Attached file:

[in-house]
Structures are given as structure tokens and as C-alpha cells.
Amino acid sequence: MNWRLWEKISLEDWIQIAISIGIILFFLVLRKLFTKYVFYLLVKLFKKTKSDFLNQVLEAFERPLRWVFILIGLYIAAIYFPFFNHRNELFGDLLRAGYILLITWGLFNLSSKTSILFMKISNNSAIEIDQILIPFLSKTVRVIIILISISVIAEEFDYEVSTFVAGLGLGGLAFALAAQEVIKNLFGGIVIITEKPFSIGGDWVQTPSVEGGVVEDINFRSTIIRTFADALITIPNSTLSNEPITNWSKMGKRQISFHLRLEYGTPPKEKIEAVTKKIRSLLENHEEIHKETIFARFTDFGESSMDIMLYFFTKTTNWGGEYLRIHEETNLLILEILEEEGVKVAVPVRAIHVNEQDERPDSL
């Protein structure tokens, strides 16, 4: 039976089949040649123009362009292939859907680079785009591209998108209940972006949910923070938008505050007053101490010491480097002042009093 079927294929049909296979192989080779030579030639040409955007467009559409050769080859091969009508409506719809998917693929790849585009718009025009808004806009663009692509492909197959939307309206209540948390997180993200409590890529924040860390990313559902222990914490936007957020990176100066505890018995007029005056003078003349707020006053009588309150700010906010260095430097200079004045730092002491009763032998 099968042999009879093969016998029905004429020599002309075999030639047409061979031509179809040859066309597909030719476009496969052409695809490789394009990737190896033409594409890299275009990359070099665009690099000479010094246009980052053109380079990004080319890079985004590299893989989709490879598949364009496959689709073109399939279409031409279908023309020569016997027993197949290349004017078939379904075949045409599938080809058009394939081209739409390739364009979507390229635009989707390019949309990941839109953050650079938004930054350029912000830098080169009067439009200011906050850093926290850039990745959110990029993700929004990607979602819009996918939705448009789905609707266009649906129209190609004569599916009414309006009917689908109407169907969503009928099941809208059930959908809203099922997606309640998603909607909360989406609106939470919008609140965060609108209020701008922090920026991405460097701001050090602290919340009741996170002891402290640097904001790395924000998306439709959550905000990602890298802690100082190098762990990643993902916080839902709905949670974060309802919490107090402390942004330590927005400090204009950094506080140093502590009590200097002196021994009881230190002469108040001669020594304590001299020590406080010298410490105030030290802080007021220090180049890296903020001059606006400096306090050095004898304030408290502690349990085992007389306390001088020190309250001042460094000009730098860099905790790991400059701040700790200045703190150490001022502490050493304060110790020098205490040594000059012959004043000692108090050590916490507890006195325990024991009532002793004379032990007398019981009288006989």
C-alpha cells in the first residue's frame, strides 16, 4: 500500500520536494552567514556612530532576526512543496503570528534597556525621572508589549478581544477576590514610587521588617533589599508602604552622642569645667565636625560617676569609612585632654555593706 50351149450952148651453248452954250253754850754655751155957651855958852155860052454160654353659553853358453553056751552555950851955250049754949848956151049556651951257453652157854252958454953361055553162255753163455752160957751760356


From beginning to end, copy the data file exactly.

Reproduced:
[in-house]
Structures are given as structure tokens and as C-alpha cells.
Amino acid sequence: MNWRLWEKISLEDWIQIAISIGIILFFLVLRKLFTKYVFYLLVKLFKKTKSDFLNQVLEAFERPLRWVFILIGLYIAAIYFPFFNHRNELFGDLLRAGYILLITWGLFNLSSKTSILFMKISNNSAIEIDQILIPFLSKTVRVIIILISISVIAEEFDYEVSTFVAGLGLGGLAFALAAQEVIKNLFGGIVIITEKPFSIGGDWVQTPSVEGGVVEDINFRSTIIRTFADALITIPNSTLSNEPITNWSKMGKRQISFHLRLEYGTPPKEKIEAVTKKIRSLLENHEEIHKETIFARFTDFGESSMDIMLYFFTKTTNWGGEYLRIHEETNLLILEILEEEGVKVAVPVRAIHVNEQDERPDSL
């Protein structure tokens, strides 16, 4: 039976089949040649123009362009292939859907680079785009591209998108209940972006949910923070938008505050007053101490010491480097002042009093 079927294929049909296979192989080779030579030639040409955007467009559409050769080859091969009508409506719809998917693929790849585009718009025009808004806009663009692509492909197959939307309206209540948390997180993200409590890529924040860390990313559902222990914490936007957020990176100066505890018995007029005056003078003349707020006053009588309150700010906010260095430097200079004045730092002491009763032998 099968042999009879093969016998029905004429020599002309075999030639047409061979031509179809040859066309597909030719476009496969052409695809490789394009990737190896033409594409890299275009990359070099665009690099000479010094246009980052053109380079990004080319890079985004590299893989989709490879598949364009496959689709073109399939279409031409279908023309020569016997027993197949290349004017078939379904075949045409599938080809058009394939081209739409390739364009979507390229635009989707390019949309990941839109953050650079938004930054350029912000830098080169009067439009200011906050850093926290850039990745959110990029993700929004990607979602819009996918939705448009789905609707266009649906129209190609004569599916009414309006009917689908109407169907969503009928099941809208059930959908809203099922997606309640998603909607909360989406609106939470919008609140965060609108209020701008922090920026991405460097701001050090602290919340009741996170002891402290640097904001790395924000998306439709959550905000990602890298802690100082190098762990990643993902916080839902709905949670974060309802919490107090402390942004330590927005400090204009950094506080140093502590009590200097002196021994009881230190002469108040001669020594304590001299020590406080010298410490105030030290802080007021220090180049890296903020001059606006400096306090050095004898304030408290502690349990085992007389306390001088020190309250001042460094000009730098860099905790790991400059701040700790200045703190150490001022502490050493304060110790020098205490040594000059012959004043000692108090050590916490507890006195325990024991009532002793004379032990007398019981009288006989």
C-alpha cells in the first residue's frame, strides 16, 4: 500500500520536494552567514556612530532576526512543496503570528534597556525621572508589549478581544477576590514610587521588617533589599508602604552622642569645667565636625560617676569609612585632654555593706 50351149450952148651453248452954250253754850754655751155957651855958852155860052454160654353659553853358453553056751552555950851955250049754949848956151049556651951257453652157854252958454953361055553162255753163455752160957751760356